Kanawha health officials give update as flu, COVID-19 and RSV impact community

CHARLESTON, W.Va. — Health officials in Kanawha County are warning the public about the rise of respiratory infections ahead of families gathering for the holidays.

Dr. Steven Eshenaur, the Health Officer of the Kanawha-Charleston Health Department (KCHD) and Dr. Mike Robie, Associate Chief Medical Officer for Charleston Area Medical Center (CAMC) held a press conference Monday and gave the latest update on numbers in the area dealing with flu, COVID-19 and RSV.

Eshenaur said there are nearly 7,000 new hospital admissions for the flu weekly, as of last week.

“Compared to previous months, we have not seen a rise like this in several years. This outbreak of flu is occurring earlier than what we have seen in previous years as well,” he said.

He added that Kanawha County does not have the number of citizens getting the flu vaccine that the county needs to avoid an outbreak.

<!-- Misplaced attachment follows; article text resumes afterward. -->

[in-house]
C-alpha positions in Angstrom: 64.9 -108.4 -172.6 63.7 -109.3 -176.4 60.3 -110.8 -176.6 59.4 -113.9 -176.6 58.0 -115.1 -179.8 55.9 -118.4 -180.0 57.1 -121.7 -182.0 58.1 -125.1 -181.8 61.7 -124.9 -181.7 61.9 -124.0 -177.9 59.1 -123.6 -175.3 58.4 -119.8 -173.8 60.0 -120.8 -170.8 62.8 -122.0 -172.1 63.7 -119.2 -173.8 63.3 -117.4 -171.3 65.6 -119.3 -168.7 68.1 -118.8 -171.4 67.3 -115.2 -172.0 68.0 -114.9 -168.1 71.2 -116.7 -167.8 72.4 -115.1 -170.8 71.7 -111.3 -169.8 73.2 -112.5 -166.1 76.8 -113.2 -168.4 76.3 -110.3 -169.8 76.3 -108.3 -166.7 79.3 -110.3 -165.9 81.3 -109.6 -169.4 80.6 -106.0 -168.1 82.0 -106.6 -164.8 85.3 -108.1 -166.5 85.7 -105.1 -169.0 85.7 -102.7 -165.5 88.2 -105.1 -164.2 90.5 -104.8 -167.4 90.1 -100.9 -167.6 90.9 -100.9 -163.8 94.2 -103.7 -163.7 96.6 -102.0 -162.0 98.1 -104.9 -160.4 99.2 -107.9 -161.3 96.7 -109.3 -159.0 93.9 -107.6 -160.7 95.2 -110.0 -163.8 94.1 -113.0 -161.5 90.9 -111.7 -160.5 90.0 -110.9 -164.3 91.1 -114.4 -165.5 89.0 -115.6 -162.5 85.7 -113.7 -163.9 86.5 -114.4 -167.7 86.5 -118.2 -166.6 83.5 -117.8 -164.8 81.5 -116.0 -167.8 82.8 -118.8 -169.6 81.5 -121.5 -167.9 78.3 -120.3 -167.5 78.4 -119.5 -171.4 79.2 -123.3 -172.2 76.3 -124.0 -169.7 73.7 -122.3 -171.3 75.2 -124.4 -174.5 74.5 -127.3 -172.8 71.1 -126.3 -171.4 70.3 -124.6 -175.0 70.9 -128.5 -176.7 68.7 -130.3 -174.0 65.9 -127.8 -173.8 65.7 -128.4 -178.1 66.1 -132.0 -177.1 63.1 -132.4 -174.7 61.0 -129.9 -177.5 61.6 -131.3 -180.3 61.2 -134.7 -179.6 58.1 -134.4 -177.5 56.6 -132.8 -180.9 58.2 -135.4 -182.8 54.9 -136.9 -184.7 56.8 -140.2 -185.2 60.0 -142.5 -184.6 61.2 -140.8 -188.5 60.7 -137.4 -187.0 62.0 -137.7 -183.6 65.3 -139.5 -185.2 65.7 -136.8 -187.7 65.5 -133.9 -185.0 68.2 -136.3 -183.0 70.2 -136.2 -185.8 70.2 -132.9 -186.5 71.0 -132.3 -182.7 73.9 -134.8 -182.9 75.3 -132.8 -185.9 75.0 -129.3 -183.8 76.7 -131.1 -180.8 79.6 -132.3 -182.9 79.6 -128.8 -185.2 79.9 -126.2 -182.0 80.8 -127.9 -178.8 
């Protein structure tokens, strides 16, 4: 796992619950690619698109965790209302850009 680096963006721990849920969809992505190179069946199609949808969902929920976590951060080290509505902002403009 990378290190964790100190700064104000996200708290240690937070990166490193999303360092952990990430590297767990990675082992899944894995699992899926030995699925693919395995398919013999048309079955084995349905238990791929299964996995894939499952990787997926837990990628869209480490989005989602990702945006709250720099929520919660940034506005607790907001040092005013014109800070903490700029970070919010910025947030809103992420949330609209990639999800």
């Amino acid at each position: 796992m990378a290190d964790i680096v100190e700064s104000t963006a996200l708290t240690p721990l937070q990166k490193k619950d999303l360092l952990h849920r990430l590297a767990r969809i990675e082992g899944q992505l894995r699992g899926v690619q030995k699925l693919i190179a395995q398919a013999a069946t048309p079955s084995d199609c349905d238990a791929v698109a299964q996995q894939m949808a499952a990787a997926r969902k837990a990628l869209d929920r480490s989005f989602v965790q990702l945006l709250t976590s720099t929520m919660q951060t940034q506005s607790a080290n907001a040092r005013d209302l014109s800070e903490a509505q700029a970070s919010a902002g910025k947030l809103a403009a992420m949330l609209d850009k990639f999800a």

According to data shown by Eshenaur, 39% of the county’s population 65 years and older have been vaccinated. No other age population is above 20% vaccinated in Kanawha County.

“We need to see more and more citizens choose to get their flu shot sooner rather than later, especially with the upcoming holidays. We want to keep our citizens safe and disease-free,” Eshenaur said.

Robie noted that there are 24 patients with influenza at CAMC Health Systems and another 19 patients with COVID-19. According to additional data shown, 21% of West Virginia’s population 65 years of age and older have received a bivalent booster.

Robie said CAMC is seeing issues with emergency room backup because of RSV – respiratory syncytial virus – with children. According to him, there were 19 RSV patients at CAMC Women and Children’s Hospital on Monday morning. Robie said typically the hospital will have 20 in-patient pediatric patients at one time on the floor.

“What we foresee coming is an increase, partially as school is out and more students are socializing with their families. Similar to what we’ve seen over the last two years with COVID, we have seen a spike after the holidays,” he said of the flu, COVID and RSV going on this winter.

Following the press conference, Charleston Mayor Amy Shuler Goodwin received a flu shot.